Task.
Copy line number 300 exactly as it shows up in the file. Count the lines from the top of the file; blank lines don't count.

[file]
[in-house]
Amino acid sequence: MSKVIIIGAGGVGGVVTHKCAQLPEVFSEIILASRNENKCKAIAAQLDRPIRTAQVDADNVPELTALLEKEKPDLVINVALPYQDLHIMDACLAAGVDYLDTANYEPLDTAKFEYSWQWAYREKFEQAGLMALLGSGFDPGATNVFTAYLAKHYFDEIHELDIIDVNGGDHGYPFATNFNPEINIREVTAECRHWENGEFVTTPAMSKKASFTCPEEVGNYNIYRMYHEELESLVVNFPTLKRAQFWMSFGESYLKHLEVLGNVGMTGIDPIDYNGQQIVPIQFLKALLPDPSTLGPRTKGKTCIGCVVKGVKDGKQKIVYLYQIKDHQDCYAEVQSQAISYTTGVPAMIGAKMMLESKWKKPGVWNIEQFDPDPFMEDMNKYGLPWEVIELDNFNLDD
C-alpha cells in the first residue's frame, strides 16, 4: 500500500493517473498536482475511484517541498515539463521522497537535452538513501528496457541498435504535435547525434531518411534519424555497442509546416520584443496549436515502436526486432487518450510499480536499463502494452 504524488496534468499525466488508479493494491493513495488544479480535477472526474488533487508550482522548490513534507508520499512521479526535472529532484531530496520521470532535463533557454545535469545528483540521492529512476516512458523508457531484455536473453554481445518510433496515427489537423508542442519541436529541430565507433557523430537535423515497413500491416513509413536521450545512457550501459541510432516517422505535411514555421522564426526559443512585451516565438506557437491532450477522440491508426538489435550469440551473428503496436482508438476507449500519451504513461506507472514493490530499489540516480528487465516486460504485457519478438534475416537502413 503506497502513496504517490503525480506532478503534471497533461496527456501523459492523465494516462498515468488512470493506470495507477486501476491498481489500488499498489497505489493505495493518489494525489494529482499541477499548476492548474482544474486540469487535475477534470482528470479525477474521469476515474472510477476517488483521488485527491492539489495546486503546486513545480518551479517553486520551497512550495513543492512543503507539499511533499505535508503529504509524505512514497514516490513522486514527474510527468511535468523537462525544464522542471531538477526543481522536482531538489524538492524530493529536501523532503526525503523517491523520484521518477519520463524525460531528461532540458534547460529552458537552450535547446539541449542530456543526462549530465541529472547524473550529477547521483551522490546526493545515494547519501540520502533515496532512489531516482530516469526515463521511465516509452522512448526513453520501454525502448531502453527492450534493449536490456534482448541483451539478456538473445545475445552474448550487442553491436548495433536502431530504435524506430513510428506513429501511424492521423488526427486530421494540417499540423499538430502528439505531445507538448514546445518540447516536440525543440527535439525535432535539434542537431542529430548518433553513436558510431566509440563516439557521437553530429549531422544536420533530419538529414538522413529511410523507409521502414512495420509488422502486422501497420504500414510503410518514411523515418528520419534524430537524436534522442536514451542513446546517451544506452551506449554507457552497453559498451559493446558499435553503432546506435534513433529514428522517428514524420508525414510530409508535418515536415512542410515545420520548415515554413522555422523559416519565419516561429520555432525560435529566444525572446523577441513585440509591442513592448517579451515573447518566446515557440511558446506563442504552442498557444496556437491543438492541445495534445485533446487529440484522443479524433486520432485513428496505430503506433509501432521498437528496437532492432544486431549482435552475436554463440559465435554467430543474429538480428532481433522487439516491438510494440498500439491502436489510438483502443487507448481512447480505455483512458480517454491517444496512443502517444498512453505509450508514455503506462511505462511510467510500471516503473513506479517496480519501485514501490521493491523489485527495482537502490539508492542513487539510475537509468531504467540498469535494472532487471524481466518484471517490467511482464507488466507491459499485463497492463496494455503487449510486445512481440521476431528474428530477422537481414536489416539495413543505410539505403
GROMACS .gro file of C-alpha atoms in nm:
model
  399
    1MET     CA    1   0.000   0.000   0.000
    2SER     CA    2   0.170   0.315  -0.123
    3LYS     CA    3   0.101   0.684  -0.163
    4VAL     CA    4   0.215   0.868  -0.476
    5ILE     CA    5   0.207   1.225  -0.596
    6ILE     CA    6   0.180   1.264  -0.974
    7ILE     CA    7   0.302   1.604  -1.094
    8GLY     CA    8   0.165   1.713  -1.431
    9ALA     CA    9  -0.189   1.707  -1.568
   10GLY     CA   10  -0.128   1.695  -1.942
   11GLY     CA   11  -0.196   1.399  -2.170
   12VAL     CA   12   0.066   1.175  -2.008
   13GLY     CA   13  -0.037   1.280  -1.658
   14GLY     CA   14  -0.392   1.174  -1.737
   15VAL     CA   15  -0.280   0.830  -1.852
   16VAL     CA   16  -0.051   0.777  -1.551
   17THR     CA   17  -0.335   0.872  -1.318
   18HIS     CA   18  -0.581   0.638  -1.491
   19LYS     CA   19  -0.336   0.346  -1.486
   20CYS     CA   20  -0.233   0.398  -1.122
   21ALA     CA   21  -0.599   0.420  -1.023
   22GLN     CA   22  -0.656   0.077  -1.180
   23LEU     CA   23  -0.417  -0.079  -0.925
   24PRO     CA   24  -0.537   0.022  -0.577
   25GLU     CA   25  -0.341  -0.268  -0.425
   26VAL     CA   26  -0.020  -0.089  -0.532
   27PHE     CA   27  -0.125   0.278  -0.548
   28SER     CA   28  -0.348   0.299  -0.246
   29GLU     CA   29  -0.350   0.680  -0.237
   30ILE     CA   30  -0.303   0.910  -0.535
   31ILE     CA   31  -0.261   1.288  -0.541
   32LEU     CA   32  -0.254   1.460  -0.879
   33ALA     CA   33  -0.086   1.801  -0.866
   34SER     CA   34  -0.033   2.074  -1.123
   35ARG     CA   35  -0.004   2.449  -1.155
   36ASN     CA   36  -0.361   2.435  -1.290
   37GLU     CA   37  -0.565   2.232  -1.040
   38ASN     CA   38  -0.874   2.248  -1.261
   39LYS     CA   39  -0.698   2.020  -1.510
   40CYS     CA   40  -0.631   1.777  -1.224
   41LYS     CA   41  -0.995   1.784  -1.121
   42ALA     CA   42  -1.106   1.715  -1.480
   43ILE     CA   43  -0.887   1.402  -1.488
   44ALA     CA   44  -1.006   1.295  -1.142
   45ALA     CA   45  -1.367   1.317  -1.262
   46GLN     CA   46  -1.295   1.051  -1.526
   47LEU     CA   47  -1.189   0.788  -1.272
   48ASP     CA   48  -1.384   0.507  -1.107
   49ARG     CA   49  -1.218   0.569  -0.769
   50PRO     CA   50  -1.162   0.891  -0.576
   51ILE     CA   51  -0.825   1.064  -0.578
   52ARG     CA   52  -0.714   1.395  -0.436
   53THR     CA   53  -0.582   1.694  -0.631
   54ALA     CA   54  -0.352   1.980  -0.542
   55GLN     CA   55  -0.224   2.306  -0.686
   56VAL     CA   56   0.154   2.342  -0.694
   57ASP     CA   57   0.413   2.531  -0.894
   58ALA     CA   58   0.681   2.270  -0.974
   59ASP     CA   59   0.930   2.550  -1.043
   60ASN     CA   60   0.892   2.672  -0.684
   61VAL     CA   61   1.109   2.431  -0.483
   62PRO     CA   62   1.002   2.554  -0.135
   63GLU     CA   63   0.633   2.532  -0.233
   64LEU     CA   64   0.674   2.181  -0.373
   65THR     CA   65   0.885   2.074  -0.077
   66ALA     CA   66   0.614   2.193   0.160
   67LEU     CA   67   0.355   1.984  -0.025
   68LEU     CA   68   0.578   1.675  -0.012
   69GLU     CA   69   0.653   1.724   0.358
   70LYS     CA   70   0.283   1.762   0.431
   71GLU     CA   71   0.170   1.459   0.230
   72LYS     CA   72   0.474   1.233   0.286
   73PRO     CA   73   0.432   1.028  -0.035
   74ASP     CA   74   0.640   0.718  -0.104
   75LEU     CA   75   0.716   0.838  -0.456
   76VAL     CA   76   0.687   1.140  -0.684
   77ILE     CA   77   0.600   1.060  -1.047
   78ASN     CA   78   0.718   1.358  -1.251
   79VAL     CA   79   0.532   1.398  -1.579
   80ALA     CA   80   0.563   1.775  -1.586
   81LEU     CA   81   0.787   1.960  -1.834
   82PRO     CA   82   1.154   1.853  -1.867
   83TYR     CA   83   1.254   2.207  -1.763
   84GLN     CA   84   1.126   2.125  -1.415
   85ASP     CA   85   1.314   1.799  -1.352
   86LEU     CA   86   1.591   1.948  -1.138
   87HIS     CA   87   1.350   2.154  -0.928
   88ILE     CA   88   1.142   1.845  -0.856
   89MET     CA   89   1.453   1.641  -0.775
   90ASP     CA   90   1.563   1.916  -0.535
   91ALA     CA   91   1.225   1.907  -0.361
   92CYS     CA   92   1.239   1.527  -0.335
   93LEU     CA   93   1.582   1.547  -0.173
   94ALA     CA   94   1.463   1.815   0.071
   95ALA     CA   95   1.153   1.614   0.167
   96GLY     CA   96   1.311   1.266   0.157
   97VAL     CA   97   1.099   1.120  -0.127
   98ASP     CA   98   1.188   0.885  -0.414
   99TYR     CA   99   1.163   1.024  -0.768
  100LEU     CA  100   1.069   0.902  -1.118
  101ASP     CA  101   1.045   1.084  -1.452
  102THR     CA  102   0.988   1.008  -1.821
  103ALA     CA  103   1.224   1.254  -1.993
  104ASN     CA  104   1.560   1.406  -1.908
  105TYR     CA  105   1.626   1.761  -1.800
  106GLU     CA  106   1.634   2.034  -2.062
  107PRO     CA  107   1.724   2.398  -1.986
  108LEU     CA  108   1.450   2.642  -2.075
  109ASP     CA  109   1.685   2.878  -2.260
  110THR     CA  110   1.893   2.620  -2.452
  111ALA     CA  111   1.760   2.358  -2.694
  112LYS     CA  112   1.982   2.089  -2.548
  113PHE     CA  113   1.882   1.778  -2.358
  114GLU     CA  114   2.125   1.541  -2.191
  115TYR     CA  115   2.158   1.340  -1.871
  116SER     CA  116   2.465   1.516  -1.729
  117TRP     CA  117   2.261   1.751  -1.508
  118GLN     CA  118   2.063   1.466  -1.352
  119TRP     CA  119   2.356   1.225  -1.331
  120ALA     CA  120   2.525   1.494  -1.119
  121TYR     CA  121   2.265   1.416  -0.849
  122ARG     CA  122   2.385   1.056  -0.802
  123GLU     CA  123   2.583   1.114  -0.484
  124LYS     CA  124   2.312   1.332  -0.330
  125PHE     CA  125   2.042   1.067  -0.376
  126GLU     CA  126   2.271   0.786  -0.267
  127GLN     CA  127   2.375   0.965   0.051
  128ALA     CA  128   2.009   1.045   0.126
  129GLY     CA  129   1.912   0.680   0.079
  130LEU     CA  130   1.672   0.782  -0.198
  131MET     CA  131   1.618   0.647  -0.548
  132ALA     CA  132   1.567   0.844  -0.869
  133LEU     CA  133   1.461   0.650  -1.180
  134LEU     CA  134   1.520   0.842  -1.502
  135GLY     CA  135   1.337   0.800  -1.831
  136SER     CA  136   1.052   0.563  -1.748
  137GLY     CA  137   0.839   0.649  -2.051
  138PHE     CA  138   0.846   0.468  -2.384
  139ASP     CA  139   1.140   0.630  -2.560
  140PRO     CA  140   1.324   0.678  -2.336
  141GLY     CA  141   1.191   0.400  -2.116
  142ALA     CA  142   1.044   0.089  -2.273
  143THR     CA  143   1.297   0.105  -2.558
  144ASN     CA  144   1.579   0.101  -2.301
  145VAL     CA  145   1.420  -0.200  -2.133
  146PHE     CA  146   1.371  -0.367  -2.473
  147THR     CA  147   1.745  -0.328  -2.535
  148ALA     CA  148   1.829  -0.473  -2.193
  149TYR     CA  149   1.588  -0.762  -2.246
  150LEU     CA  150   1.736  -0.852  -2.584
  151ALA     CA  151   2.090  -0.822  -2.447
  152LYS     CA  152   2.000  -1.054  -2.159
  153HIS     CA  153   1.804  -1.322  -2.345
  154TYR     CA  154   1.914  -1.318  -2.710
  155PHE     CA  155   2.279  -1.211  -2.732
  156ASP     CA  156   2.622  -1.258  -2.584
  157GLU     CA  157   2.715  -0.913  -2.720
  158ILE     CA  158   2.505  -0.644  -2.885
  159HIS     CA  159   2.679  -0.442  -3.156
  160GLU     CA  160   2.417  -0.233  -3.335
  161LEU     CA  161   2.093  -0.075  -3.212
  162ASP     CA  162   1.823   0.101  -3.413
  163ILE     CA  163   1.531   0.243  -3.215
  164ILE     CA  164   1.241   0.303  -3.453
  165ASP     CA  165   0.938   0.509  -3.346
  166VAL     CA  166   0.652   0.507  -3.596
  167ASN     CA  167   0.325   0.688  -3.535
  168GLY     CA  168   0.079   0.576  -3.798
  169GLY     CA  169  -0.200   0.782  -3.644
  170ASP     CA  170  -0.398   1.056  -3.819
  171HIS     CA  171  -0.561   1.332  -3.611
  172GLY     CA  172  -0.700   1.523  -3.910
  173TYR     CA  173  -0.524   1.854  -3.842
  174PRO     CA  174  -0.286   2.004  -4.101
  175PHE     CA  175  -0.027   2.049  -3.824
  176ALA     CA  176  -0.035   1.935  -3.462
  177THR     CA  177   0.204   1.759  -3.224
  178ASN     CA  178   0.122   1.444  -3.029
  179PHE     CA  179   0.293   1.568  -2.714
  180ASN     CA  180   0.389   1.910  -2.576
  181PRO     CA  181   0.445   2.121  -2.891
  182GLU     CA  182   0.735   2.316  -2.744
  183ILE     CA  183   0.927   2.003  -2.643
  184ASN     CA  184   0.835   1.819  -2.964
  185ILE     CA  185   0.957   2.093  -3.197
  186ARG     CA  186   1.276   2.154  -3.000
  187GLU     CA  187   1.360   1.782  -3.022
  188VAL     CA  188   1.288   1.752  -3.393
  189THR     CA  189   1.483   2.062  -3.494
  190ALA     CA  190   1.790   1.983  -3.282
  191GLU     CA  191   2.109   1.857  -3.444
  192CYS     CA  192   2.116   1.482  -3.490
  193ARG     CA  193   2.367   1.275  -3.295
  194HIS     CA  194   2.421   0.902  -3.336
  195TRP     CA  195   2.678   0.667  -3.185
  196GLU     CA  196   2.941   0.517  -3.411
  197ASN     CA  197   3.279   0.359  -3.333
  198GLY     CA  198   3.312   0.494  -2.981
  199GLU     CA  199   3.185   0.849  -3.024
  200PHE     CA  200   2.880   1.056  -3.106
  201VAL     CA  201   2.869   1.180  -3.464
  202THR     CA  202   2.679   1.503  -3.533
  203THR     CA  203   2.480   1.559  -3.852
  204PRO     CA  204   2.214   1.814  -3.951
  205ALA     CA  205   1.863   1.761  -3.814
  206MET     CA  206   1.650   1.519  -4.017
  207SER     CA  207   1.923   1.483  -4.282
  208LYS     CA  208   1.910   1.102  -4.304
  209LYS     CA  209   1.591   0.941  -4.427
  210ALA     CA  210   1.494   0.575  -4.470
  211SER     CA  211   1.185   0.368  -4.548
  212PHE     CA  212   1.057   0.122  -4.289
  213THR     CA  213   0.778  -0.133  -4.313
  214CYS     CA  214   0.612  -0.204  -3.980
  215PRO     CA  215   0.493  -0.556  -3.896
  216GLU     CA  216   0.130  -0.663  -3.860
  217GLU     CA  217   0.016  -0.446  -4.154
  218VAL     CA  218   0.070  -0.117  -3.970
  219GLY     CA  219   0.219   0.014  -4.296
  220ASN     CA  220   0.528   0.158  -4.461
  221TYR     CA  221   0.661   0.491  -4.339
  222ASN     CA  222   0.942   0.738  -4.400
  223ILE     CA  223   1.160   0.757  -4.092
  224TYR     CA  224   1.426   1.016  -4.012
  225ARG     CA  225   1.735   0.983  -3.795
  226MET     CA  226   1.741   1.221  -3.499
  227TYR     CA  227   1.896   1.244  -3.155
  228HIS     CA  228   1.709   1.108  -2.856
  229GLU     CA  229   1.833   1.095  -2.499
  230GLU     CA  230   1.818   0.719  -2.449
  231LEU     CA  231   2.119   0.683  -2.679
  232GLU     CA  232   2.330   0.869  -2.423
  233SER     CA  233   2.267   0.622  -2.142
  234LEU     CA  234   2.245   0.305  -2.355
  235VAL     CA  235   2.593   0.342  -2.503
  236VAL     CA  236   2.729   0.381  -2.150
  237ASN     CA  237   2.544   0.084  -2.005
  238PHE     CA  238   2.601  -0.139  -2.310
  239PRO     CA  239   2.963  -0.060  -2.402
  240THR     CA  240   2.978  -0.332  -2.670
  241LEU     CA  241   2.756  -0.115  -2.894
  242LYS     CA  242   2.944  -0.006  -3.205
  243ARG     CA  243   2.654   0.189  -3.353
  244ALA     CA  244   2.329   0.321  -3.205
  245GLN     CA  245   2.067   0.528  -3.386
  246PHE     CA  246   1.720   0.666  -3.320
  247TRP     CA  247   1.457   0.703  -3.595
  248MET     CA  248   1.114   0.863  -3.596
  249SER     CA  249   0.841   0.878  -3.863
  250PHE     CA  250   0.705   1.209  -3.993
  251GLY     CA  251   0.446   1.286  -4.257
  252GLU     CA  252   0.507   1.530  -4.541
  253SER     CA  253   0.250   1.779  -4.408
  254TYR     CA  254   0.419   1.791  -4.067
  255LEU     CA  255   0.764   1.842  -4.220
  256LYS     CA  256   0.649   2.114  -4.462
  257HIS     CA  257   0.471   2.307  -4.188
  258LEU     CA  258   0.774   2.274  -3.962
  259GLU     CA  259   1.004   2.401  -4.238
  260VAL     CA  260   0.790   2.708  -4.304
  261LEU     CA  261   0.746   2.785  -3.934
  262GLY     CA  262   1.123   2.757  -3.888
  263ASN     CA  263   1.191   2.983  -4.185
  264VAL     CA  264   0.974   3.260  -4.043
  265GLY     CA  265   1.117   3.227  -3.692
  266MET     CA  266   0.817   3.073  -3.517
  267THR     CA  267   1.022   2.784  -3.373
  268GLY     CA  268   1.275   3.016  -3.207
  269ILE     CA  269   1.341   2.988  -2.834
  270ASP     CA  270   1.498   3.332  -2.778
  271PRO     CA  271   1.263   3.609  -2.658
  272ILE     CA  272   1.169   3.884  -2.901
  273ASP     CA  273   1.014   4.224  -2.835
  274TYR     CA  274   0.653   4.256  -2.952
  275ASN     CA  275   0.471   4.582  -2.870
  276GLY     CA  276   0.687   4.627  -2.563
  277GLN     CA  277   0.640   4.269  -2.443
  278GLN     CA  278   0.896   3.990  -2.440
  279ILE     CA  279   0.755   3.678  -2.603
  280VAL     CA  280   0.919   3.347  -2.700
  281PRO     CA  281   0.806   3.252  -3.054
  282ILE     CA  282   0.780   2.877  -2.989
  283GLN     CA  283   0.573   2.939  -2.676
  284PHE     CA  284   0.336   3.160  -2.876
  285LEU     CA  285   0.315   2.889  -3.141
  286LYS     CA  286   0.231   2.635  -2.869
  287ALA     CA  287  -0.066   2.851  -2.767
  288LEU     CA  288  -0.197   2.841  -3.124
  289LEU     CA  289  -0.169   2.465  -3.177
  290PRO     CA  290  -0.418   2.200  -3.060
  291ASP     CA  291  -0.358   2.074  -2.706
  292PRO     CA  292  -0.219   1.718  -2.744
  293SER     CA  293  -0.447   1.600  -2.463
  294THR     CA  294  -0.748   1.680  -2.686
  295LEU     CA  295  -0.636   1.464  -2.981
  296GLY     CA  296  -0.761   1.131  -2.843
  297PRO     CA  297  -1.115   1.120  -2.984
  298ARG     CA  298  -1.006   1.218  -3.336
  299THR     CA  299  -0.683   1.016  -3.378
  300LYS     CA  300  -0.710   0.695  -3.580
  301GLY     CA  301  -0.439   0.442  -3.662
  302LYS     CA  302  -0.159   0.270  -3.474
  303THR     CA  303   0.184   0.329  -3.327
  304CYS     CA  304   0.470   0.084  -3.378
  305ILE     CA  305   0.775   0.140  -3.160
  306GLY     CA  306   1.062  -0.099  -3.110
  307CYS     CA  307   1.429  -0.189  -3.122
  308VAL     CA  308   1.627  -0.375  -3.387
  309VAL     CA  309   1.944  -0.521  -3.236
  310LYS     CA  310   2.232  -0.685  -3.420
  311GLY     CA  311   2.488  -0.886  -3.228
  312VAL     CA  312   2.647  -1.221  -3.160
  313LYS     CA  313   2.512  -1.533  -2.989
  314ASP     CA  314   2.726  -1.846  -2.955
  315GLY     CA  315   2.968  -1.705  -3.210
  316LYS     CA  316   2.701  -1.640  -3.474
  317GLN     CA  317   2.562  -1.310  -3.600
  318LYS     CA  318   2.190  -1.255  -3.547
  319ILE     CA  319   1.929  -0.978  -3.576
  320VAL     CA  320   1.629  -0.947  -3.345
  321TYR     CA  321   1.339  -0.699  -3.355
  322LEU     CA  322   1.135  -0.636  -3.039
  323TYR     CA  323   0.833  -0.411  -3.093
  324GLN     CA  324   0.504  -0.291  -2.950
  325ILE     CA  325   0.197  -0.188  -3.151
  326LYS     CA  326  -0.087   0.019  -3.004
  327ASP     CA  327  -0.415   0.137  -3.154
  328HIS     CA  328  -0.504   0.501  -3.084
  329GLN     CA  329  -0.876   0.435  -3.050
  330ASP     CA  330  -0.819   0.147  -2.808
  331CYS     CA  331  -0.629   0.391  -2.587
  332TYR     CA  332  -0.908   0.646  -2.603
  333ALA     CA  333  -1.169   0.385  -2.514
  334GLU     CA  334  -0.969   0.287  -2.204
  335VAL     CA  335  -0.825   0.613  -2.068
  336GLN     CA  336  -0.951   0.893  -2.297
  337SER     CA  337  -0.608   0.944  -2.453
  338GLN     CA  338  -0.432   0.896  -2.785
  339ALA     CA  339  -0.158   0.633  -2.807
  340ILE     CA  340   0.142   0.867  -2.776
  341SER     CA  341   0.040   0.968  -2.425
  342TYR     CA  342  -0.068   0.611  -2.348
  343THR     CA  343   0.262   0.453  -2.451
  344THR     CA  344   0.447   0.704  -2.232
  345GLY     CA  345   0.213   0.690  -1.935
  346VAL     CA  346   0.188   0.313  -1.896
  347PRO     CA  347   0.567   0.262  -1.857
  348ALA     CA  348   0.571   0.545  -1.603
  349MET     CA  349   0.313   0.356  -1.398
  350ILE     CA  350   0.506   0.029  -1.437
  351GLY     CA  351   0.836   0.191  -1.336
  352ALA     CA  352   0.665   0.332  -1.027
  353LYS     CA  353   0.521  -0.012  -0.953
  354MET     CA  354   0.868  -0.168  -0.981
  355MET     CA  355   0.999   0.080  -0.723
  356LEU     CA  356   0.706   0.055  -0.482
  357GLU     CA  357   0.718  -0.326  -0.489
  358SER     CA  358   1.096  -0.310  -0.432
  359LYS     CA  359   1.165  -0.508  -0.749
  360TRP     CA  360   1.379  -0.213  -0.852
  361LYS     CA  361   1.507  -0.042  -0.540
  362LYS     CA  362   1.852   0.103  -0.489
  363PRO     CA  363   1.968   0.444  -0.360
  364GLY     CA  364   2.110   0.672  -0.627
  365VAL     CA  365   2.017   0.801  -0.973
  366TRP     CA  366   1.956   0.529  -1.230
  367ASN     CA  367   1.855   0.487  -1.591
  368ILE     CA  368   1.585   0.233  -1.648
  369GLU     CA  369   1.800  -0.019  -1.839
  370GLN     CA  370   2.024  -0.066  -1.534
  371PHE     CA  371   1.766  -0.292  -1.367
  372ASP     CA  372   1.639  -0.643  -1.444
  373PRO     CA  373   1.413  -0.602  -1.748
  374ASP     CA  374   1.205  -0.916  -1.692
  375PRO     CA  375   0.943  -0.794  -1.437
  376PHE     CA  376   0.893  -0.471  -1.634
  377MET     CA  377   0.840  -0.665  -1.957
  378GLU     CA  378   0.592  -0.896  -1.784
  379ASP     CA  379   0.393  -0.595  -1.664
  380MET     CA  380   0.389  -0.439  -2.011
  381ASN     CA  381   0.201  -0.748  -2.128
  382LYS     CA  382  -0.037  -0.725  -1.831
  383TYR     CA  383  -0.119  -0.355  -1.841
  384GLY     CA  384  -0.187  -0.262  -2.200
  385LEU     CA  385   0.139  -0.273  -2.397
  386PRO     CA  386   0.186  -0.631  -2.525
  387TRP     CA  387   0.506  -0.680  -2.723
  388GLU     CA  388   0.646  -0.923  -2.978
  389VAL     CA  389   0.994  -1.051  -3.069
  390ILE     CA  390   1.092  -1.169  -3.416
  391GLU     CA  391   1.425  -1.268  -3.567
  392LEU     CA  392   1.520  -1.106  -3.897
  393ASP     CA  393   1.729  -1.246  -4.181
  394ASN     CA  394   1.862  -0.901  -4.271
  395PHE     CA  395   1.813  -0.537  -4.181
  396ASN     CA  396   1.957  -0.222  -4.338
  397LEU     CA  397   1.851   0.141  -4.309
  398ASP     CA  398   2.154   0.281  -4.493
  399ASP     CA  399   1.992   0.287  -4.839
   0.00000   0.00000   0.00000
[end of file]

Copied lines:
  294THR     CA  294  -0.748   1.680  -2.686